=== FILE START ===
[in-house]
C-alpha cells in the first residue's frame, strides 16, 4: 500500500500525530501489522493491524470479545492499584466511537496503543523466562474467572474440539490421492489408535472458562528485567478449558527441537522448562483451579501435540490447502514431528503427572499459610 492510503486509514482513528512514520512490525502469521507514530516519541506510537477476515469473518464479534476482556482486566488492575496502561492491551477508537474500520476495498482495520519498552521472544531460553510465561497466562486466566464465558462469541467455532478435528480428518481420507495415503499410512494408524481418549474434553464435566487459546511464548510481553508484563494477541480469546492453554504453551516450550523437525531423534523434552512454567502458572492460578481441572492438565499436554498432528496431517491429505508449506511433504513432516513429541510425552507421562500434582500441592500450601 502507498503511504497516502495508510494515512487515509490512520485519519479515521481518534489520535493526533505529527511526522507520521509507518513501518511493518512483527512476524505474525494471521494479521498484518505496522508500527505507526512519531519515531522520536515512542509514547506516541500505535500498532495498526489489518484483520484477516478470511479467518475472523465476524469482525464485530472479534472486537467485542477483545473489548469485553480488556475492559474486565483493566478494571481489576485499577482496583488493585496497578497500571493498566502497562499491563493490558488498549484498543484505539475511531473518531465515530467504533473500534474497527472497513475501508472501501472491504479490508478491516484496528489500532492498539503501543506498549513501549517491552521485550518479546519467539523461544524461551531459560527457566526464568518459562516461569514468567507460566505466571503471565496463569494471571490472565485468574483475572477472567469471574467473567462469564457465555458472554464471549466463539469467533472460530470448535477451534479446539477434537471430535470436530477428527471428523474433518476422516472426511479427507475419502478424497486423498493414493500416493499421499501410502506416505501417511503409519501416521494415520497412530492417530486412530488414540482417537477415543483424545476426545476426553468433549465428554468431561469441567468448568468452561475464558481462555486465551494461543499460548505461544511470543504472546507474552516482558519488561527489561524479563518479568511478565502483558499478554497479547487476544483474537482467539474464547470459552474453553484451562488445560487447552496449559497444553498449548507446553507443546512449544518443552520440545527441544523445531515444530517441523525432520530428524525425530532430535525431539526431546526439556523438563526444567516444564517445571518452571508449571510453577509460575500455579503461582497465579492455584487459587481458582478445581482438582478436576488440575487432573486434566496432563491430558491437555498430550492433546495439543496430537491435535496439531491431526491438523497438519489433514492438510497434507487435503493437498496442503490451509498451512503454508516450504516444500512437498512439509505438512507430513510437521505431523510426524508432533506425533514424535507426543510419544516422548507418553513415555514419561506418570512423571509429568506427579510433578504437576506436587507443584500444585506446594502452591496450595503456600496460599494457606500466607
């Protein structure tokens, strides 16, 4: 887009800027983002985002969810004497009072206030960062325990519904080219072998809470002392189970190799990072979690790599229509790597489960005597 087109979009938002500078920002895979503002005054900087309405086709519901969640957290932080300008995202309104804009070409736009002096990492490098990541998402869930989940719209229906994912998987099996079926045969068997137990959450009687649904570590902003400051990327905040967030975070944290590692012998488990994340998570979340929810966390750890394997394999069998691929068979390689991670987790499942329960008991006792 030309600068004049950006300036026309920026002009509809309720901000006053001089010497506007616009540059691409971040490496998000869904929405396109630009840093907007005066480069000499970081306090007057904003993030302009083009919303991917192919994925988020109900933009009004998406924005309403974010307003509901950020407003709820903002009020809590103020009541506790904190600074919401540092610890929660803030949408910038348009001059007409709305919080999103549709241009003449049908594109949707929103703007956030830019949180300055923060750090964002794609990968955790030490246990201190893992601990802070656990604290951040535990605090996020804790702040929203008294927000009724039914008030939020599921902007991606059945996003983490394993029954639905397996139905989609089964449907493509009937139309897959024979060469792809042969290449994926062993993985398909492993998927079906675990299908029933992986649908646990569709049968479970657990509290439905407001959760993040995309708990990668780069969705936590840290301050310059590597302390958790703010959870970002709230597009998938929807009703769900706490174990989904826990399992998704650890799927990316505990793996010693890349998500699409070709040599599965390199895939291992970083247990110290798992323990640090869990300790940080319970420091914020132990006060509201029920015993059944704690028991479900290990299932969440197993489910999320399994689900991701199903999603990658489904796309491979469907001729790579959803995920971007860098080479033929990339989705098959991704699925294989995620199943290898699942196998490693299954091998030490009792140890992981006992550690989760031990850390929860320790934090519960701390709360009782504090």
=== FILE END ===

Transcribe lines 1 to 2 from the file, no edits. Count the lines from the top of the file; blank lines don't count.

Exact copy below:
[in-house]
C-alpha cells in the first residue's frame, strides 16, 4: 500500500500525530501489522493491524470479545492499584466511537496503543523466562474467572474440539490421492489408535472458562528485567478449558527441537522448562483451579501435540490447502514431528503427572499459610 492510503486509514482513528512514520512490525502469521507514530516519541506510537477476515469473518464479534476482556482486566488492575496502561492491551477508537474500520476495498482495520519498552521472544531460553510465561497466562486466566464465558462469541467455532478435528480428518481420507495415503499410512494408524481418549474434553464435566487459546511464548510481553508484563494477541480469546492453554504453551516450550523437525531423534523434552512454567502458572492460578481441572492438565499436554498432528496431517491429505508449506511433504513432516513429541510425552507421562500434582500441592500450601 502507498503511504497516502495508510494515512487515509490512520485519519479515521481518534489520535493526533505529527511526522507520521509507518513501518511493518512483527512476524505474525494471521494479521498484518505496522508500527505507526512519531519515531522520536515512542509514547506516541500505535500498532495498526489489518484483520484477516478470511479467518475472523465476524469482525464485530472479534472486537467485542477483545473489548469485553480488556475492559474486565483493566478494571481489576485499577482496583488493585496497578497500571493498566502497562499491563493490558488498549484498543484505539475511531473518531465515530467504533473500534474497527472497513475501508472501501472491504479490508478491516484496528489500532492498539503501543506498549513501549517491552521485550518479546519467539523461544524461551531459560527457566526464568518459562516461569514468567507460566505466571503471565496463569494471571490472565485468574483475572477472567469471574467473567462469564457465555458472554464471549466463539469467533472460530470448535477451534479446539477434537471430535470436530477428527471428523474433518476422516472426511479427507475419502478424497486423498493414493500416493499421499501410502506416505501417511503409519501416521494415520497412530492417530486412530488414540482417537477415543483424545476426545476426553468433549465428554468431561469441567468448568468452561475464558481462555486465551494461543499460548505461544511470543504472546507474552516482558519488561527489561524479563518479568511478565502483558499478554497479547487476544483474537482467539474464547470459552474453553484451562488445560487447552496449559497444553498449548507446553507443546512449544518443552520440545527441544523445531515444530517441523525432520530428524525425530532430535525431539526431546526439556523438563526444567516444564517445571518452571508449571510453577509460575500455579503461582497465579492455584487459587481458582478445581482438582478436576488440575487432573486434566496432563491430558491437555498430550492433546495439543496430537491435535496439531491431526491438523497438519489433514492438510497434507487435503493437498496442503490451509498451512503454508516450504516444500512437498512439509505438512507430513510437521505431523510426524508432533506425533514424535507426543510419544516422548507418553513415555514419561506418570512423571509429568506427579510433578504437576506436587507443584500444585506446594502452591496450595503456600496460599494457606500466607